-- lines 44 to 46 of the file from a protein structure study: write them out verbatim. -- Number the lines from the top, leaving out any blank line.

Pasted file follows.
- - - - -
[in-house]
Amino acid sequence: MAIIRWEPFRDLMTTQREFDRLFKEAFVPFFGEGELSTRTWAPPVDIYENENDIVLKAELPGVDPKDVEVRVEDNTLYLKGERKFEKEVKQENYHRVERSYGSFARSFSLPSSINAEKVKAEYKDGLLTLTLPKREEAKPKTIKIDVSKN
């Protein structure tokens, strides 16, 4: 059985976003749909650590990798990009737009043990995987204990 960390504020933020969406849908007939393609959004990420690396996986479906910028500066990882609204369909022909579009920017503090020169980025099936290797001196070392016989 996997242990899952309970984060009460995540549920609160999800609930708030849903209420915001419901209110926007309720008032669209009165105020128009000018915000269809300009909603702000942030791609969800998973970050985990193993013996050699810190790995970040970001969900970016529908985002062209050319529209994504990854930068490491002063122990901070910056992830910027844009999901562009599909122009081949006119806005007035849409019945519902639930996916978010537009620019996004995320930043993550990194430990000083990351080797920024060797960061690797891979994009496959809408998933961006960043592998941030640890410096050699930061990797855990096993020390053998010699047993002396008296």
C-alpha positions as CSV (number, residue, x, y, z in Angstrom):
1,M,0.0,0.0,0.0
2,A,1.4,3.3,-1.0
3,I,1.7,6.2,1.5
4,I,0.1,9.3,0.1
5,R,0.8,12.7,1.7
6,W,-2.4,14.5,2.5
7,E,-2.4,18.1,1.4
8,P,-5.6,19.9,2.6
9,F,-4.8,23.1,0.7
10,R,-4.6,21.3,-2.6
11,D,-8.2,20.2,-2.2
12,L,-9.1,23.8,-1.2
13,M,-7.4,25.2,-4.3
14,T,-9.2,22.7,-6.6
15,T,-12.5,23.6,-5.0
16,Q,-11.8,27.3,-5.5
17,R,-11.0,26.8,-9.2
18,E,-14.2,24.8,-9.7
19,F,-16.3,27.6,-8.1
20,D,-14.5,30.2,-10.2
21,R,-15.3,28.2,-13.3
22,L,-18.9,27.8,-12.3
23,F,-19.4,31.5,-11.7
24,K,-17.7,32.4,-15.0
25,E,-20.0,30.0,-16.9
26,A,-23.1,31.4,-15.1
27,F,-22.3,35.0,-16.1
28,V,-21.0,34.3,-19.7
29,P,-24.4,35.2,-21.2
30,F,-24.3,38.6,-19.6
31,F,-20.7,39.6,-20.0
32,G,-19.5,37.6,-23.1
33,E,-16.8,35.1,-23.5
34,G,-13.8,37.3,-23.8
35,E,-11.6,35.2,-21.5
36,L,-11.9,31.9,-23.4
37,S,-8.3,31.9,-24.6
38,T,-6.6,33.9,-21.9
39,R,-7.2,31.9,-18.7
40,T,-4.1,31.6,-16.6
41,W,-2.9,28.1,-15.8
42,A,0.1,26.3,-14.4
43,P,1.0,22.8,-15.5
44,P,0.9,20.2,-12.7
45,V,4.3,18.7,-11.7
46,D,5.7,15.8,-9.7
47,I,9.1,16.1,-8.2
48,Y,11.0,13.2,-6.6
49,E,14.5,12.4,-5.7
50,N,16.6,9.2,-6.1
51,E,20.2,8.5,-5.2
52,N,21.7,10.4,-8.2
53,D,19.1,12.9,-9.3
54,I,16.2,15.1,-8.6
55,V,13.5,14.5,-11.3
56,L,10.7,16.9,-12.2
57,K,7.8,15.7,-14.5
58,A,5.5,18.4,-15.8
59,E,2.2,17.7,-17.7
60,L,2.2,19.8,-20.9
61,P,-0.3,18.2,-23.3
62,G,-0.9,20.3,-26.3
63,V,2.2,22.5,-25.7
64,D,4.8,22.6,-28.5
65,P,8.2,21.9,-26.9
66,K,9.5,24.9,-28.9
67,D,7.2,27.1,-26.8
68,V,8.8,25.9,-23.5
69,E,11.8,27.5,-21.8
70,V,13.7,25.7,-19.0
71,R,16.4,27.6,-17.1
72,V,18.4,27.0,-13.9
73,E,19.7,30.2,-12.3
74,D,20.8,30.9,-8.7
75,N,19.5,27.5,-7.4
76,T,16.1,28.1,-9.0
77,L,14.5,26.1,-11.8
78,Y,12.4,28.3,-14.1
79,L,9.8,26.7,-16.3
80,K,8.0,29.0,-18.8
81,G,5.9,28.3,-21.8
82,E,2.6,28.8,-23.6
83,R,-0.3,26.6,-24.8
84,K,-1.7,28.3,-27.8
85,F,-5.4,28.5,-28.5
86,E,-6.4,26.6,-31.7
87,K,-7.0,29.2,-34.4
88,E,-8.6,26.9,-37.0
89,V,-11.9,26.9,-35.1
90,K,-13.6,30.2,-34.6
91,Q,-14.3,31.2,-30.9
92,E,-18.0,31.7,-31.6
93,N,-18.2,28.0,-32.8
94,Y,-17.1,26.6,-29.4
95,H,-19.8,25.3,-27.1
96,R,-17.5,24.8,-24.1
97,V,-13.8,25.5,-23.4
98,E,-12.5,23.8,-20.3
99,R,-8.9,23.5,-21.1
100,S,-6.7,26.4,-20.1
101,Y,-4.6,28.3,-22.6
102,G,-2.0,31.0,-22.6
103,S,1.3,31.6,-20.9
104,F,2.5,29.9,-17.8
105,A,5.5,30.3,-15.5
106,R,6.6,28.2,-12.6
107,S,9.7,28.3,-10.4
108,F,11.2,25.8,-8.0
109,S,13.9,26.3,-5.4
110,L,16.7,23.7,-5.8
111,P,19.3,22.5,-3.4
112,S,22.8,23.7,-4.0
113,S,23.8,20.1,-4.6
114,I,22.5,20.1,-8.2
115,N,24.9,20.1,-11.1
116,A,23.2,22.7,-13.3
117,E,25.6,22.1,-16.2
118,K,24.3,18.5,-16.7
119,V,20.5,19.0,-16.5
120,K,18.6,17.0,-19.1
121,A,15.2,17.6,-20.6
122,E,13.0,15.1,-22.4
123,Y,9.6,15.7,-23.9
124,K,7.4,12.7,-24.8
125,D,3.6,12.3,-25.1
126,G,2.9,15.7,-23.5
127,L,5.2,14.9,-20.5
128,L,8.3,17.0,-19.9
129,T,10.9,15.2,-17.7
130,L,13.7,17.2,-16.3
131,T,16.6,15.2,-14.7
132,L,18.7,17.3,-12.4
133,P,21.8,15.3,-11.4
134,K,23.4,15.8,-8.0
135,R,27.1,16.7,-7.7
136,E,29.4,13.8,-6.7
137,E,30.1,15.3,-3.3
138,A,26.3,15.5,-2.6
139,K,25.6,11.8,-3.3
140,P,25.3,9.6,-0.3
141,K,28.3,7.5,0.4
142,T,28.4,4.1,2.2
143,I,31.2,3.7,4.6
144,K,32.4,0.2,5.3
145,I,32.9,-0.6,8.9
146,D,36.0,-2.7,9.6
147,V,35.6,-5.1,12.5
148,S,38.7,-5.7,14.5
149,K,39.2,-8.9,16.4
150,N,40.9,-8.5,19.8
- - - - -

40,T,-4.1,31.6,-16.6
41,W,-2.9,28.1,-15.8
42,A,0.1,26.3,-14.4